Most Americans believe global warming is real but a moderate and distant risk. While they strongly support policies like investing in renewable energy, higher fuel economy standards and international treaties, they strongly oppose carbon taxes on energy sources that put carbon dioxide into the atmosphere.
These results were reported by Anthony Leiserowitz, a courtesy professor of environmental studies at the University of Oregon, in a talk during the annual meeting of the American Association for the Advancement of Science in San Francisco. His conclusions, based on a national survey conducted in 2003 are detailed in a new book, "Creating a Climate for Change: Communicating Climate Change Facilitating Social Change," that he and other contributors discussed in an 8:30 a.m., PST, session devoted to communication strategies.
The study by Leiserowitz, also a scientist at Decision Research, a non-profit research institute in Eugene, Ore., looked at the risk perceptions, policy views and behavior of Americans in regards to global warming.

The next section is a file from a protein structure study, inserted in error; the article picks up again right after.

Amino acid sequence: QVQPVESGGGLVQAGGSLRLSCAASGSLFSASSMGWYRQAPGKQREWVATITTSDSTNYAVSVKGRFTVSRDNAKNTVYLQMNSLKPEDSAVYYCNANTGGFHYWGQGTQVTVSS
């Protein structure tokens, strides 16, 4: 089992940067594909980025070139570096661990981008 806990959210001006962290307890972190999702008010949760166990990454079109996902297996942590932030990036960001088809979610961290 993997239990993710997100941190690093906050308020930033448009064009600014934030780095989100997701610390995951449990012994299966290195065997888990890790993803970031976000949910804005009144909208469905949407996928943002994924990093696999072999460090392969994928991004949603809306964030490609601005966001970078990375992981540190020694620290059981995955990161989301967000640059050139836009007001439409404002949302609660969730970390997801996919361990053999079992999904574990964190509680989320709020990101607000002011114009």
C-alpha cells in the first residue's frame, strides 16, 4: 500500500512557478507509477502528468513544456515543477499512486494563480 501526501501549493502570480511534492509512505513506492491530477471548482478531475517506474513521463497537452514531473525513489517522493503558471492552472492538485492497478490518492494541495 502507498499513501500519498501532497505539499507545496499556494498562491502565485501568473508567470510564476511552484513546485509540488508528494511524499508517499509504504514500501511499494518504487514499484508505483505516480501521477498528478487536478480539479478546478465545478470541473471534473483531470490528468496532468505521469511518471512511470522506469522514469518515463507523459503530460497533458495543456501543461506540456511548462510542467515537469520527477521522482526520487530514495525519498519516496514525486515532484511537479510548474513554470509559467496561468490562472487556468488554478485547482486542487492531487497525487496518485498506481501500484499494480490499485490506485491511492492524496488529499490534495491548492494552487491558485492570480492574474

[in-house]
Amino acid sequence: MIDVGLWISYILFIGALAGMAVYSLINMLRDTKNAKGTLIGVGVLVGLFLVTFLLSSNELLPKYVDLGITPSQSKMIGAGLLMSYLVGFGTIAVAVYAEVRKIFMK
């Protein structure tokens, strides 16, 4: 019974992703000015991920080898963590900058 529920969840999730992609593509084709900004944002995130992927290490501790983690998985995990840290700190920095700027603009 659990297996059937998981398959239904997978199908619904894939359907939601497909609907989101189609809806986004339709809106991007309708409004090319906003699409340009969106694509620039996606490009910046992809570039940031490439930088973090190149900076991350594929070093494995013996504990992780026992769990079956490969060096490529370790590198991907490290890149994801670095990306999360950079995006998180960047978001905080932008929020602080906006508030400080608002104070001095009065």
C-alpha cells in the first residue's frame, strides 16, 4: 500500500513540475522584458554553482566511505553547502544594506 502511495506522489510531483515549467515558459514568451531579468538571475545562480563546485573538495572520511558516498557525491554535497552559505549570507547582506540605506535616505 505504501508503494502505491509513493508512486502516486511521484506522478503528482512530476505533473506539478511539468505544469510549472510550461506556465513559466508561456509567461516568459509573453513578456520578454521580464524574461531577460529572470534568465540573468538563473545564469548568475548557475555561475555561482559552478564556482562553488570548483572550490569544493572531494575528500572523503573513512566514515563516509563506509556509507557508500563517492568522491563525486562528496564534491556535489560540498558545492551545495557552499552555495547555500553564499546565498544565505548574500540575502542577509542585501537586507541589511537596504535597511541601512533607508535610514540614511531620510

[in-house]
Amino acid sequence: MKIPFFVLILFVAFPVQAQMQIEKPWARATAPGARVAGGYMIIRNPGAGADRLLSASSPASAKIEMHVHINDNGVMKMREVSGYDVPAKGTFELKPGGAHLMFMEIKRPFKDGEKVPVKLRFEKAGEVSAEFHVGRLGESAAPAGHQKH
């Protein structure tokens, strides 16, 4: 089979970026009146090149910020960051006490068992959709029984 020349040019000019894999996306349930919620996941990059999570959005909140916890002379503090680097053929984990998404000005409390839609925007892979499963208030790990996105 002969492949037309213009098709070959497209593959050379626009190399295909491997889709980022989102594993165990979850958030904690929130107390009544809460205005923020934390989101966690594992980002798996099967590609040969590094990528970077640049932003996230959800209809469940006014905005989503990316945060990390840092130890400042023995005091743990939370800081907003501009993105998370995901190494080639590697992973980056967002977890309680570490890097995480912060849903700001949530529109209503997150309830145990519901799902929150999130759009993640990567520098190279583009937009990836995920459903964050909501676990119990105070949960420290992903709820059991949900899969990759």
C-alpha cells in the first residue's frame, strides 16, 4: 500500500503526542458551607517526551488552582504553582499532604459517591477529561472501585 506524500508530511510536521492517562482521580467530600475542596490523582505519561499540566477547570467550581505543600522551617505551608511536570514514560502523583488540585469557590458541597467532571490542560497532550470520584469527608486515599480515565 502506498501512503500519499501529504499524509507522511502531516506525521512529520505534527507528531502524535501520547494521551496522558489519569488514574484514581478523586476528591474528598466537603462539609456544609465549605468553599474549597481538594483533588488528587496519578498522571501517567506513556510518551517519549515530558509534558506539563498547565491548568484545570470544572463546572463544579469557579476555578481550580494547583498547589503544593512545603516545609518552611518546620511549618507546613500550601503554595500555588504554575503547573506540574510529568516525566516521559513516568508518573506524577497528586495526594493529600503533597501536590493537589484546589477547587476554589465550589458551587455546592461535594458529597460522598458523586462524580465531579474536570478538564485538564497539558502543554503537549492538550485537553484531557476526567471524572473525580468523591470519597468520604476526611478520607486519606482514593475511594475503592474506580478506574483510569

Although the data demonstrating climate change have grown stronger in recent years, Americans rank global warming as a low priority compared to other national issues such as the Iraq war, the economy, health care and education, and environmental issues such as air and water pollution, Leiserowitz said.
Using affective-image analysis, Leiserowitz also asked Americans what thoughts or images came to mind when thinking about global warming. Sixty-one percent of their associations fell into just four categories: melting ice in the Arctic; warmer temperatures; impacts on non-human nature; and polar ozone holes.
"These responses help us understand the connotative meaning of global warming and why Americans react the way they do," Leiserowitz said. "These associations are to geographically or psychologically distant impacts, generic warming trends, or a completely different environmental
Contact: Jim Barlow
University of Oregon